Periodic cold weather forecast from mid-January


Icicles form Monday by dripping from a rocky overhang in a park in Shanghai. The temperature in the city dropped to -3 C in the morning. [Photo by YANG JIANZHENG/FOR CHINA DAILY]

Periodic extremely cold weather is very likely to occur from mid-January to the end of February and is expected to cause icy roads, frozen electrical systems and communications facilities, a prominent Chinese meteorological expert said.

The weather will coincide with the Spring Festival travel rush, when large groups of migrant workers return home by train, plane and highway. The rush will run from Jan. 17 to Feb. 25, the Transportation Department said.

Jia Xiaolong, deputy director of the National Climate Center, told a press conference on Wednesday that areas in northern China are expected to experience more rainfall and lower temperatures than normal years, while residents of the provinces of the east and southwest will experience more foggy days.

“There is a need to take measures including machine melting snow and timely traffic guidance to minimize impacts such as highway closures or major traffic accidents,” Jia said.

Jia said that due to global warming, frequent extreme weather and climate events have become the norm.

This year, the weather and climate situation in China has been exceptional, with extreme weather events occurring frequently and widely, he said.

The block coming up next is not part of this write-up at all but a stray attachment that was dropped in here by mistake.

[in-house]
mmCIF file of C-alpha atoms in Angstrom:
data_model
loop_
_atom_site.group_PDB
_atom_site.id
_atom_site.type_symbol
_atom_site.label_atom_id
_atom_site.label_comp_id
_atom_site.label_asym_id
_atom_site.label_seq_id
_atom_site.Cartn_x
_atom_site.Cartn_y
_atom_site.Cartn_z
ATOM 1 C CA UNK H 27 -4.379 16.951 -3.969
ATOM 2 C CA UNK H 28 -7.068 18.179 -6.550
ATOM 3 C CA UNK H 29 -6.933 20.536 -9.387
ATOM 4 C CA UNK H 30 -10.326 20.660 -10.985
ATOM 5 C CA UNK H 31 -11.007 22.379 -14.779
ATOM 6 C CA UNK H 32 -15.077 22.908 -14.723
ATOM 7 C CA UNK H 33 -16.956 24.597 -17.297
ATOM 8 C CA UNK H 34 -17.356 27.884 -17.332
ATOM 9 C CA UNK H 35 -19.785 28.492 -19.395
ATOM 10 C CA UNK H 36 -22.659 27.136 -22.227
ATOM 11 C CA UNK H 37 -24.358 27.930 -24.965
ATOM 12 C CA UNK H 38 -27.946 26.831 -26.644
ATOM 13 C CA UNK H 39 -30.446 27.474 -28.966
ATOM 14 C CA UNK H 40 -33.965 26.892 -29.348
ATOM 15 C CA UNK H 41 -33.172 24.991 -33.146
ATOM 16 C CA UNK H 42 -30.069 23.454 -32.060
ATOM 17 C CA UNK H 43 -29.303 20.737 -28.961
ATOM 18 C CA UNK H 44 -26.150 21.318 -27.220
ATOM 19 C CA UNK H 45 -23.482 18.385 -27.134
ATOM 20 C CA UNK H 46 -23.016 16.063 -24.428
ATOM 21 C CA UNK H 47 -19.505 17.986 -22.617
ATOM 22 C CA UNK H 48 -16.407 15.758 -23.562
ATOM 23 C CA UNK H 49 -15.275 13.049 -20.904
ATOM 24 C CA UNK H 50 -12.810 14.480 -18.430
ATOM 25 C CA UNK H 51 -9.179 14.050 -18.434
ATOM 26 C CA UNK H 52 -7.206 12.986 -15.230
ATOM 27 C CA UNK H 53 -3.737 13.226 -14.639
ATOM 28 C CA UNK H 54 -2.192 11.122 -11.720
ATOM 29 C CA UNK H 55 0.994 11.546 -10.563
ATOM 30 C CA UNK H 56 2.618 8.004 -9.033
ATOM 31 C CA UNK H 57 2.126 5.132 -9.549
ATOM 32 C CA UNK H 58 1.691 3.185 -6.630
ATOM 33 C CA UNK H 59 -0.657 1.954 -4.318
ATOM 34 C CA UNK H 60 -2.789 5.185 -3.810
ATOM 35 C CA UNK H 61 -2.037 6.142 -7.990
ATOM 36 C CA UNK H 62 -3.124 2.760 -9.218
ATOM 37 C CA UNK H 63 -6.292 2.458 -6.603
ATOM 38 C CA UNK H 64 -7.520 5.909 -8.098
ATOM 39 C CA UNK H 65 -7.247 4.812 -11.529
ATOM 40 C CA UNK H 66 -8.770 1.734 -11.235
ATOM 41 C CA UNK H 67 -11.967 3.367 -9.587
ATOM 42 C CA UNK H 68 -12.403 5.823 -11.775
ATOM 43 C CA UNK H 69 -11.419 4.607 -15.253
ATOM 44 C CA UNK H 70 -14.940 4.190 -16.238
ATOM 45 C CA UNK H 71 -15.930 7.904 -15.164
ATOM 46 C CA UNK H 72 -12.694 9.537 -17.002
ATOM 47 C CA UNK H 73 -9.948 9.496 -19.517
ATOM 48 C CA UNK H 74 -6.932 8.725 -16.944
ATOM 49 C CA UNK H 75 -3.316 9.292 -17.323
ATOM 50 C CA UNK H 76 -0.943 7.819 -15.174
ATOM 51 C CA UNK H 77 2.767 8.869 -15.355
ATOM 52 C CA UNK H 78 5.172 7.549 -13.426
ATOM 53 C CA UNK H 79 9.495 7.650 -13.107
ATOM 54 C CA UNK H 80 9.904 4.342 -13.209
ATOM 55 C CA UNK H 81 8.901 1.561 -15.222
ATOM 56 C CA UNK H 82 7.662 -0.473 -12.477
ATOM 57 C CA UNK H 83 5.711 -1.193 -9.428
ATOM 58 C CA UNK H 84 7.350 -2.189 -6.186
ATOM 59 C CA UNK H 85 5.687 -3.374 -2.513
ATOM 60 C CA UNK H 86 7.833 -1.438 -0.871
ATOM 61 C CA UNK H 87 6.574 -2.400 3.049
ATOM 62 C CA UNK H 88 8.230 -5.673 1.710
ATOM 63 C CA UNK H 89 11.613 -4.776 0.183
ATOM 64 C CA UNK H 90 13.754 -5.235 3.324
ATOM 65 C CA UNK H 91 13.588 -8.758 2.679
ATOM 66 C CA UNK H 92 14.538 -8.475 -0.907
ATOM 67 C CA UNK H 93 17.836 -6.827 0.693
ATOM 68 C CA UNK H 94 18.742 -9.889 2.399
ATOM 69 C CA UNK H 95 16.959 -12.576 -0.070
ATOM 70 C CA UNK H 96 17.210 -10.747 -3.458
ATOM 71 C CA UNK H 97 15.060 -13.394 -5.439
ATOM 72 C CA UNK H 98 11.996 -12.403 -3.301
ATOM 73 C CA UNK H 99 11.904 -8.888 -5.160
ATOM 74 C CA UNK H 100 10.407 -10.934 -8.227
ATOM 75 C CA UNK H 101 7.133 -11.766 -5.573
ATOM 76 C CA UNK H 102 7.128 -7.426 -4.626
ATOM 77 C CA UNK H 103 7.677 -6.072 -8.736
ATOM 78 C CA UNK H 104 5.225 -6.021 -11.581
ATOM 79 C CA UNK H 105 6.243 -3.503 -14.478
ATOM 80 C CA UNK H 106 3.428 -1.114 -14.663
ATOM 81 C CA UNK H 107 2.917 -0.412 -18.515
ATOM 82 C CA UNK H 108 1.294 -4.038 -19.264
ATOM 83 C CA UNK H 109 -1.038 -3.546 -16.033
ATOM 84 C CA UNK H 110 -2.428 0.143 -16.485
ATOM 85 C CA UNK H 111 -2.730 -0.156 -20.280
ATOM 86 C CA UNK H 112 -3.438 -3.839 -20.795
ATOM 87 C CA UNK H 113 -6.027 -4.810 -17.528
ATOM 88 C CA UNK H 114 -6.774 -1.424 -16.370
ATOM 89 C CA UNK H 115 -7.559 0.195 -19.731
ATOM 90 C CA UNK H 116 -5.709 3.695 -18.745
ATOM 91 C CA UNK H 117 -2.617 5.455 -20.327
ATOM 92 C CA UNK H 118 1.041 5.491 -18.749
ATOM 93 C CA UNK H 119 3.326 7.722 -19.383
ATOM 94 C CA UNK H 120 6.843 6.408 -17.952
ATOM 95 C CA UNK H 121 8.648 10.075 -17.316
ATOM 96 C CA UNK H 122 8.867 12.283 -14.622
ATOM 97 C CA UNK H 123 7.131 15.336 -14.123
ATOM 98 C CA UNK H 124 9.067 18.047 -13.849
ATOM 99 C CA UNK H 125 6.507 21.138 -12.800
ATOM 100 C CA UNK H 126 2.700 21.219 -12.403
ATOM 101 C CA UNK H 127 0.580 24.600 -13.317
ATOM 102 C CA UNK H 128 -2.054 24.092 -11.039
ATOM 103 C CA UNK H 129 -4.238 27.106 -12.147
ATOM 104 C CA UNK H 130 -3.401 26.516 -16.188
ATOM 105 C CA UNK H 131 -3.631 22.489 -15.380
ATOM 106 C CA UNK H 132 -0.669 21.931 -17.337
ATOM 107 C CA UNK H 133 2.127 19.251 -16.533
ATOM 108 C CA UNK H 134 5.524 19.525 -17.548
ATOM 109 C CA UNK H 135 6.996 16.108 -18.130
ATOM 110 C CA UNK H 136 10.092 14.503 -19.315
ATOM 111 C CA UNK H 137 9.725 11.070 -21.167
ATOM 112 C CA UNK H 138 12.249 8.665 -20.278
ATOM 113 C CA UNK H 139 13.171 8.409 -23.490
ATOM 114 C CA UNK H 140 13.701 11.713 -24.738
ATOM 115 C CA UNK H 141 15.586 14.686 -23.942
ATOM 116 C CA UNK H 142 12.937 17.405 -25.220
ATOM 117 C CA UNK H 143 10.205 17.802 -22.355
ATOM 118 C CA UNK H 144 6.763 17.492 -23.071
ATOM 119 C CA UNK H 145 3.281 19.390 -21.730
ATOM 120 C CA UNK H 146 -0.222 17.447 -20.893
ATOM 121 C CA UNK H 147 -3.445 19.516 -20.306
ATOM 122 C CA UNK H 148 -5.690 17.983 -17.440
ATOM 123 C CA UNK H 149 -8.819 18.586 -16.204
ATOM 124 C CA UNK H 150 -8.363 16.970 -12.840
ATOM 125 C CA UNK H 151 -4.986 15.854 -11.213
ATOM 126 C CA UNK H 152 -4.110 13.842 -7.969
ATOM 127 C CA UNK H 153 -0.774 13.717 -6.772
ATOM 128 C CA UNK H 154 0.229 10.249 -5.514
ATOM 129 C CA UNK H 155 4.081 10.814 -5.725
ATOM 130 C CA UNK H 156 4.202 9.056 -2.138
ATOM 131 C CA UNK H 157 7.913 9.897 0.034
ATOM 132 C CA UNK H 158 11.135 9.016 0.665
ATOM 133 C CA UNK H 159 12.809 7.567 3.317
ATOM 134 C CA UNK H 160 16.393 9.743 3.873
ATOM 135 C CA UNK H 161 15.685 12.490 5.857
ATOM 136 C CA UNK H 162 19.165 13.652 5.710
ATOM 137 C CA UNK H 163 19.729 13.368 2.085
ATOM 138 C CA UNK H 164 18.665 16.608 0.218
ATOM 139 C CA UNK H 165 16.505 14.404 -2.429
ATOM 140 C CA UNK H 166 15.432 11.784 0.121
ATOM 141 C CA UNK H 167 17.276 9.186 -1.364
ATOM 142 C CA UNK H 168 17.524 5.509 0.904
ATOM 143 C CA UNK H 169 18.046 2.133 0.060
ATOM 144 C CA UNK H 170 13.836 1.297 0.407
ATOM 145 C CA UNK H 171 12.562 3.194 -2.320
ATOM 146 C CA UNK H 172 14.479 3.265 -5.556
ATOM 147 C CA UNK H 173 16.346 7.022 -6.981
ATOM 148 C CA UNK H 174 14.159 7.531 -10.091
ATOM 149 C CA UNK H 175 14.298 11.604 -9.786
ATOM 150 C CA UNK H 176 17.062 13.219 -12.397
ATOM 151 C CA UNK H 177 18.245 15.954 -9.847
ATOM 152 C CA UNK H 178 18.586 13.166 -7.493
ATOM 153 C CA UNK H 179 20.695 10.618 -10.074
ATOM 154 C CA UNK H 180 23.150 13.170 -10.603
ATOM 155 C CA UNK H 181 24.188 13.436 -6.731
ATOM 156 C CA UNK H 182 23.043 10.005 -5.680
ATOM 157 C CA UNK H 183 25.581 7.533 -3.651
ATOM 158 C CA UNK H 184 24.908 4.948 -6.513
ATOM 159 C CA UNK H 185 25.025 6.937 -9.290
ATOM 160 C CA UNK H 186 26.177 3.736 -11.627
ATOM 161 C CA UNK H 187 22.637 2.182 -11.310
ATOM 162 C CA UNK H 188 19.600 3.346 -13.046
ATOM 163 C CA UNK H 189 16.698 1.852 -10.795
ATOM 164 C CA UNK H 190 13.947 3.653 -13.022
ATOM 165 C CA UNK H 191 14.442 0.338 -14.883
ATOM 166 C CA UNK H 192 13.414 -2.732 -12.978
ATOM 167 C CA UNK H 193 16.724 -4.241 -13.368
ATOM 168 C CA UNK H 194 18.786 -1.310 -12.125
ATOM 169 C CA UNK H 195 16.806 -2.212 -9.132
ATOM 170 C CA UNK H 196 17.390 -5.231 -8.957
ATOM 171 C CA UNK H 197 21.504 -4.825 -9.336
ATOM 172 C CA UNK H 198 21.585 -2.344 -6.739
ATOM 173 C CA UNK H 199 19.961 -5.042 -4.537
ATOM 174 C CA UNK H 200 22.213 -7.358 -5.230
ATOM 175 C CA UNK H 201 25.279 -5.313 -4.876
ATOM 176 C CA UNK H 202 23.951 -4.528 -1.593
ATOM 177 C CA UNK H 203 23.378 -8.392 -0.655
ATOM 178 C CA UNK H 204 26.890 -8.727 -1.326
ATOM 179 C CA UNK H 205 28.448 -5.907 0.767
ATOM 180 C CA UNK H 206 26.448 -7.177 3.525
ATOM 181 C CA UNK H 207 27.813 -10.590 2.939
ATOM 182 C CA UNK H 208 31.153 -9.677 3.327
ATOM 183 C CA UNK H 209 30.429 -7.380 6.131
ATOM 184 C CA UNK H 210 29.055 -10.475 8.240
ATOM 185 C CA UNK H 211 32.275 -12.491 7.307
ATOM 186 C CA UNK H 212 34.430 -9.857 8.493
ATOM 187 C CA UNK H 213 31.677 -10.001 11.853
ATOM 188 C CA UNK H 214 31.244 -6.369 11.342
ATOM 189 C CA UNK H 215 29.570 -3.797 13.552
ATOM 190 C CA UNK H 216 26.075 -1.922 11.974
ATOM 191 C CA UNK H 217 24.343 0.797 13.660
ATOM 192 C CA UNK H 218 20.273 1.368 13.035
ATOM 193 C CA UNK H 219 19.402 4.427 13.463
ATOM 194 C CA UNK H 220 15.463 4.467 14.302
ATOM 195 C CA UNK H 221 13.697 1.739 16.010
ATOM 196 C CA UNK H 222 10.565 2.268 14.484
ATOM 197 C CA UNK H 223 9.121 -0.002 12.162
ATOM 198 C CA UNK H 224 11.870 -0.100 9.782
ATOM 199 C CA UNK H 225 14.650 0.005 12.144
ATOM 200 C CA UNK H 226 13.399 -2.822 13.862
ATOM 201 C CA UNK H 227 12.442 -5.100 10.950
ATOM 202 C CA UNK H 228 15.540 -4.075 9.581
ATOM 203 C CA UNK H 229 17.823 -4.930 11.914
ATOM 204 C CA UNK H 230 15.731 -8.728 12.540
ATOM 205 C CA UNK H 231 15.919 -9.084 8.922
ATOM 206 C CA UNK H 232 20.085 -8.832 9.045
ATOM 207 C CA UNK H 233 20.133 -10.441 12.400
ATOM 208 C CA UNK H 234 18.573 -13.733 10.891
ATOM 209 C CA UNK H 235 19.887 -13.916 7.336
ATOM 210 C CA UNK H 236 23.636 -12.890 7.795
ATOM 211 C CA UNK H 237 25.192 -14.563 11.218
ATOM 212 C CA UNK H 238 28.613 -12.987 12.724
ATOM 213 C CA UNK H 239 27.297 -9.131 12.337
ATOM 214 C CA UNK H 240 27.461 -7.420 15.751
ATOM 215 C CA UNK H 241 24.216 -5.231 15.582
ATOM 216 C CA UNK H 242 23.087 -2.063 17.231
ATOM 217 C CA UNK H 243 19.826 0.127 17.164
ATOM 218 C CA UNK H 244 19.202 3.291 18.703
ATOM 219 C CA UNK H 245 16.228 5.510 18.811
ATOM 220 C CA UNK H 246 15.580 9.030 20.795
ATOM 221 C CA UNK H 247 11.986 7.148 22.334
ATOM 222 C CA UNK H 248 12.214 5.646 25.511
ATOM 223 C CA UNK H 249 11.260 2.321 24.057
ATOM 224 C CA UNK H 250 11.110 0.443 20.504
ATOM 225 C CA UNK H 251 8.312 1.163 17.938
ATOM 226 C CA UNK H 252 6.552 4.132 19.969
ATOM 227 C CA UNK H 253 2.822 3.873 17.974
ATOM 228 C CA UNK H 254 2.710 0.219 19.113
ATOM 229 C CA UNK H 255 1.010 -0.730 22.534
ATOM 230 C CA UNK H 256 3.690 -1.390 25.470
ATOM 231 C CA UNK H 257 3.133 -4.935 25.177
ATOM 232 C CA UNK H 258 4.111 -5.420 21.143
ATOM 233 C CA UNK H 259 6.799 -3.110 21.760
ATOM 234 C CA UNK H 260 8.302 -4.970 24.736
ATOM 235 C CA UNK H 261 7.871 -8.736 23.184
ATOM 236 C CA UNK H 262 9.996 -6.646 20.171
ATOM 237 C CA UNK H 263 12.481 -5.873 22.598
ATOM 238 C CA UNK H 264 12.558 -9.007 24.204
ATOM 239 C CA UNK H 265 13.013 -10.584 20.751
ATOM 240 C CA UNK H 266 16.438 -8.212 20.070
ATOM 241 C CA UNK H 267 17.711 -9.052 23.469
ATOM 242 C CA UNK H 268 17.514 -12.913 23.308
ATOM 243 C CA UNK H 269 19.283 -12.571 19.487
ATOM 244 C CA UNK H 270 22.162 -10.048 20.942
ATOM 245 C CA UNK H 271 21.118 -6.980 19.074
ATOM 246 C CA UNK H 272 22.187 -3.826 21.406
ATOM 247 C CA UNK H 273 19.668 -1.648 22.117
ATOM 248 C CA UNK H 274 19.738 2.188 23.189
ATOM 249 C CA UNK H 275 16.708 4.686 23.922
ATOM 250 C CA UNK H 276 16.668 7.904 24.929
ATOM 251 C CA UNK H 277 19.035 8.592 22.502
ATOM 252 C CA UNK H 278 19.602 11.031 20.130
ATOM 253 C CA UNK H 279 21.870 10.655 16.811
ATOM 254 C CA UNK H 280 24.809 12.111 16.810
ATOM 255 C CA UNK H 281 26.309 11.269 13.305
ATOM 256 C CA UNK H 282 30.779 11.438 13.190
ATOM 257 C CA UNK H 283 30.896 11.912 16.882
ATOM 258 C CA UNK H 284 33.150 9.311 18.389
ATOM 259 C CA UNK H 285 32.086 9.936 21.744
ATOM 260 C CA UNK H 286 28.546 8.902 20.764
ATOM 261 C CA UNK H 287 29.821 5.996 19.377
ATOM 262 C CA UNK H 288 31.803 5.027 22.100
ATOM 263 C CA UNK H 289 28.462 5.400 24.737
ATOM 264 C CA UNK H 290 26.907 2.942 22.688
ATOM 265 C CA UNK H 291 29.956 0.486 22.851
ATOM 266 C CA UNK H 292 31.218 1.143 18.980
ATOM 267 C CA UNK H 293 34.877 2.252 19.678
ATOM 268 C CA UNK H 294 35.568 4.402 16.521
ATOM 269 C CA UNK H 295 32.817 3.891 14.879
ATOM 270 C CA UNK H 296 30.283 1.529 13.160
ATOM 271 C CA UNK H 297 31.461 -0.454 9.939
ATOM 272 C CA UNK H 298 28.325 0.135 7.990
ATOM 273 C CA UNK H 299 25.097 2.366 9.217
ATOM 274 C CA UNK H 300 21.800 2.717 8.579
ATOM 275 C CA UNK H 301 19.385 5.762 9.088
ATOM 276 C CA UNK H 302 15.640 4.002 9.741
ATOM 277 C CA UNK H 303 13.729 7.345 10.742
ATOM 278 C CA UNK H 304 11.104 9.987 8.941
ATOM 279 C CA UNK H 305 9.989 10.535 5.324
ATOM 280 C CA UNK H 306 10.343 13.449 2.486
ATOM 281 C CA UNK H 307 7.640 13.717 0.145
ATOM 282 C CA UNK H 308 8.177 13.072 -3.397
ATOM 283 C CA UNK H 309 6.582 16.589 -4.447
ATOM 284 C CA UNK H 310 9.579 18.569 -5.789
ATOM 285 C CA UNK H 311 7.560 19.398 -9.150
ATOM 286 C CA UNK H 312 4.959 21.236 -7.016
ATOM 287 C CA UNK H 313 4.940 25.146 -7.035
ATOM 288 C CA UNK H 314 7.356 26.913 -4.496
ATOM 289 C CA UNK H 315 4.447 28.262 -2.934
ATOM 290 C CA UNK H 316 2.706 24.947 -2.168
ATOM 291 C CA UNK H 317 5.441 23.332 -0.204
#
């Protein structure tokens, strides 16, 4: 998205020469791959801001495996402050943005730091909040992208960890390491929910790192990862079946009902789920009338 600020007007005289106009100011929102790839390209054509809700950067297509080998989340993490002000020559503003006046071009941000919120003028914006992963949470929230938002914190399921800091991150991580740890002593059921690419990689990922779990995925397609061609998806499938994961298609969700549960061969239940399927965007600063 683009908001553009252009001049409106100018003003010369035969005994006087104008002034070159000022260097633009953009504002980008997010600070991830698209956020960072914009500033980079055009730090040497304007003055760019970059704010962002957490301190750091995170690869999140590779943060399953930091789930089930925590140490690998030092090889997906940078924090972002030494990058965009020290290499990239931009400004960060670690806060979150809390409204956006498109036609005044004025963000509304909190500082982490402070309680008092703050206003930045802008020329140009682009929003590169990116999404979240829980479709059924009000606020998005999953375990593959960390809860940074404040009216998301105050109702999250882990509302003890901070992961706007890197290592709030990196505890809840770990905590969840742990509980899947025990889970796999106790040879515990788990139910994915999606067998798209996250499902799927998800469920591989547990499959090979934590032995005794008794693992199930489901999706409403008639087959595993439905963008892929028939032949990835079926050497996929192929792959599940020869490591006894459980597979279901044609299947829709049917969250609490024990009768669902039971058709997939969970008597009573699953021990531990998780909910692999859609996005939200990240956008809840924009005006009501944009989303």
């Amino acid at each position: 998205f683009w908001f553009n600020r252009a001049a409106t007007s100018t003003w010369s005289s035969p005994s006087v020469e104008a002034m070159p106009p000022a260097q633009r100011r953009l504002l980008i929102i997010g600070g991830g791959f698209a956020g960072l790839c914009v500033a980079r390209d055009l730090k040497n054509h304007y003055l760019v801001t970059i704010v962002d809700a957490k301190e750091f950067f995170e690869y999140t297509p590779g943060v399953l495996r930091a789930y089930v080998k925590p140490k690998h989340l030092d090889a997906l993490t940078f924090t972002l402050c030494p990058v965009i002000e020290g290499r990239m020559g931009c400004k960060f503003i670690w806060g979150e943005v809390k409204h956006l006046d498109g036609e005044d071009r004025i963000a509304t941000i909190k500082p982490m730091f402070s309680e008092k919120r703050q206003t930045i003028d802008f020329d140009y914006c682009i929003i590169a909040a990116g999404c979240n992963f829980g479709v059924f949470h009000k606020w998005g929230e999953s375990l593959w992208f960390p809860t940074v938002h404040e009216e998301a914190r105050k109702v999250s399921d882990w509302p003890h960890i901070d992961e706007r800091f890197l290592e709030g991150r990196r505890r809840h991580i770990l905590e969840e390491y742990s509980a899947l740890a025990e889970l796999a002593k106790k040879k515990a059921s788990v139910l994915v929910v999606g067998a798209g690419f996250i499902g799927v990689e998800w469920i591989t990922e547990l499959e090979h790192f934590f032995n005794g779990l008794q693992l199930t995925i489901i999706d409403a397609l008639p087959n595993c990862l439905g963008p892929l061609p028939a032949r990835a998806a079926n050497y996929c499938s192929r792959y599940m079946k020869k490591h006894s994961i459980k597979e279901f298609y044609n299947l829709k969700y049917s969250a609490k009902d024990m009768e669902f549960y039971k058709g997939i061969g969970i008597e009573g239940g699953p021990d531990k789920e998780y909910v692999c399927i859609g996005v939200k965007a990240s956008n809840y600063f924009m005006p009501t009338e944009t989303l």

“The extreme cold in January and the extreme heat in February in central and eastern parts of China this year exemplified the exception,” he said.

Heavy sandstorms in northern China in March and the summer flood season were predominant.

Heavy rains in Zhengzhou, Henan Province in July hit a record high with maximum daily precipitation reaching 624 millimeters, close to the station’s annual rainfall of 641 mm, Jia said.

Fall flooding in most parts of China was also rare, after which cold spells swept through China. The regional strong convection weather processes have been characterized by extremely strong winds, frequent tornadoes and heavy short-term precipitation, he said.


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